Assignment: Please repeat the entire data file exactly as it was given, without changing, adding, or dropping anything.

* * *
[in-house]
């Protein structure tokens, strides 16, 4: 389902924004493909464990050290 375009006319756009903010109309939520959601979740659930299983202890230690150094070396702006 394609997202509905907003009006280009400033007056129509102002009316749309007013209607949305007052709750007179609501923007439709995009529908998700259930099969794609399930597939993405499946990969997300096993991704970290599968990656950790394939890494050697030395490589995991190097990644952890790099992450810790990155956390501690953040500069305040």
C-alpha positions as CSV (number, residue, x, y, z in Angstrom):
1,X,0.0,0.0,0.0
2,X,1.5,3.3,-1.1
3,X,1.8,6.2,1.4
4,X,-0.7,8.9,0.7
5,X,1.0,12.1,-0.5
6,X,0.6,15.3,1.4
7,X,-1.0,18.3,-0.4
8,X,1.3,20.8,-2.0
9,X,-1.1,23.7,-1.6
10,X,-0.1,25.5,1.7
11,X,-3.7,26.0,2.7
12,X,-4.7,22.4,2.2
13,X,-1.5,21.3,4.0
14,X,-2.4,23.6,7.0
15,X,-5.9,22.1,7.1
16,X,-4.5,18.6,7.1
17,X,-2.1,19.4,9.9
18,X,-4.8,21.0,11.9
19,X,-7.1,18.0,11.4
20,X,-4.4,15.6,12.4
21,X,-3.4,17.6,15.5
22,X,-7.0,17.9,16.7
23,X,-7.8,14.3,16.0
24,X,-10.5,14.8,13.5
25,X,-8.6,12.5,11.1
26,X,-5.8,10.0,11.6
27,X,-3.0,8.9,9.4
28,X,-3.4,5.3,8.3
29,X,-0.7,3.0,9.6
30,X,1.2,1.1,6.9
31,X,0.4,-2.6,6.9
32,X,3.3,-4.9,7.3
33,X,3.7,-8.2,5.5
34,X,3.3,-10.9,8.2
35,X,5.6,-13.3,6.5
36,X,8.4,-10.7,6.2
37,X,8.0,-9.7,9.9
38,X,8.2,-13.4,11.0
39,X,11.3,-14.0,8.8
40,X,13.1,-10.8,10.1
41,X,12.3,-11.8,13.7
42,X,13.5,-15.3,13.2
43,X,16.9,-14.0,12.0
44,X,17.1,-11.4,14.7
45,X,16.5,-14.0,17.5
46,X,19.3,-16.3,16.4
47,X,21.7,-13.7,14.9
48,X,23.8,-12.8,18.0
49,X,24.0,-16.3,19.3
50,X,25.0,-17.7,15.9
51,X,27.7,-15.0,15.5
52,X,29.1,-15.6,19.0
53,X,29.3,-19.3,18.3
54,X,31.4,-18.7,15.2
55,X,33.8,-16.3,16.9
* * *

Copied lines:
[in-house]
């Protein structure tokens, strides 16, 4: 389902924004493909464990050290 375009006319756009903010109309939520959601979740659930299983202890230690150094070396702006 394609997202509905907003009006280009400033007056129509102002009316749309007013209607949305007052709750007179609501923007439709995009529908998700259930099969794609399930597939993405499946990969997300096993991704970290599968990656950790394939890494050697030395490589995991190097990644952890790099992450810790990155956390501690953040500069305040």
C-alpha positions as CSV (number, residue, x, y, z in Angstrom):
1,X,0.0,0.0,0.0
2,X,1.5,3.3,-1.1
3,X,1.8,6.2,1.4
4,X,-0.7,8.9,0.7
5,X,1.0,12.1,-0.5
6,X,0.6,15.3,1.4
7,X,-1.0,18.3,-0.4
8,X,1.3,20.8,-2.0
9,X,-1.1,23.7,-1.6
10,X,-0.1,25.5,1.7
11,X,-3.7,26.0,2.7
12,X,-4.7,22.4,2.2
13,X,-1.5,21.3,4.0
14,X,-2.4,23.6,7.0
15,X,-5.9,22.1,7.1
16,X,-4.5,18.6,7.1
17,X,-2.1,19.4,9.9
18,X,-4.8,21.0,11.9
19,X,-7.1,18.0,11.4
20,X,-4.4,15.6,12.4
21,X,-3.4,17.6,15.5
22,X,-7.0,17.9,16.7
23,X,-7.8,14.3,16.0
24,X,-10.5,14.8,13.5
25,X,-8.6,12.5,11.1
26,X,-5.8,10.0,11.6
27,X,-3.0,8.9,9.4
28,X,-3.4,5.3,8.3
29,X,-0.7,3.0,9.6
30,X,1.2,1.1,6.9
31,X,0.4,-2.6,6.9
32,X,3.3,-4.9,7.3
33,X,3.7,-8.2,5.5
34,X,3.3,-10.9,8.2
35,X,5.6,-13.3,6.5
36,X,8.4,-10.7,6.2
37,X,8.0,-9.7,9.9
38,X,8.2,-13.4,11.0
39,X,11.3,-14.0,8.8
40,X,13.1,-10.8,10.1
41,X,12.3,-11.8,13.7
42,X,13.5,-15.3,13.2
43,X,16.9,-14.0,12.0
44,X,17.1,-11.4,14.7
45,X,16.5,-14.0,17.5
46,X,19.3,-16.3,16.4
47,X,21.7,-13.7,14.9
48,X,23.8,-12.8,18.0
49,X,24.0,-16.3,19.3
50,X,25.0,-17.7,15.9
51,X,27.7,-15.0,15.5
52,X,29.1,-15.6,19.0
53,X,29.3,-19.3,18.3
54,X,31.4,-18.7,15.2
55,X,33.8,-16.3,16.9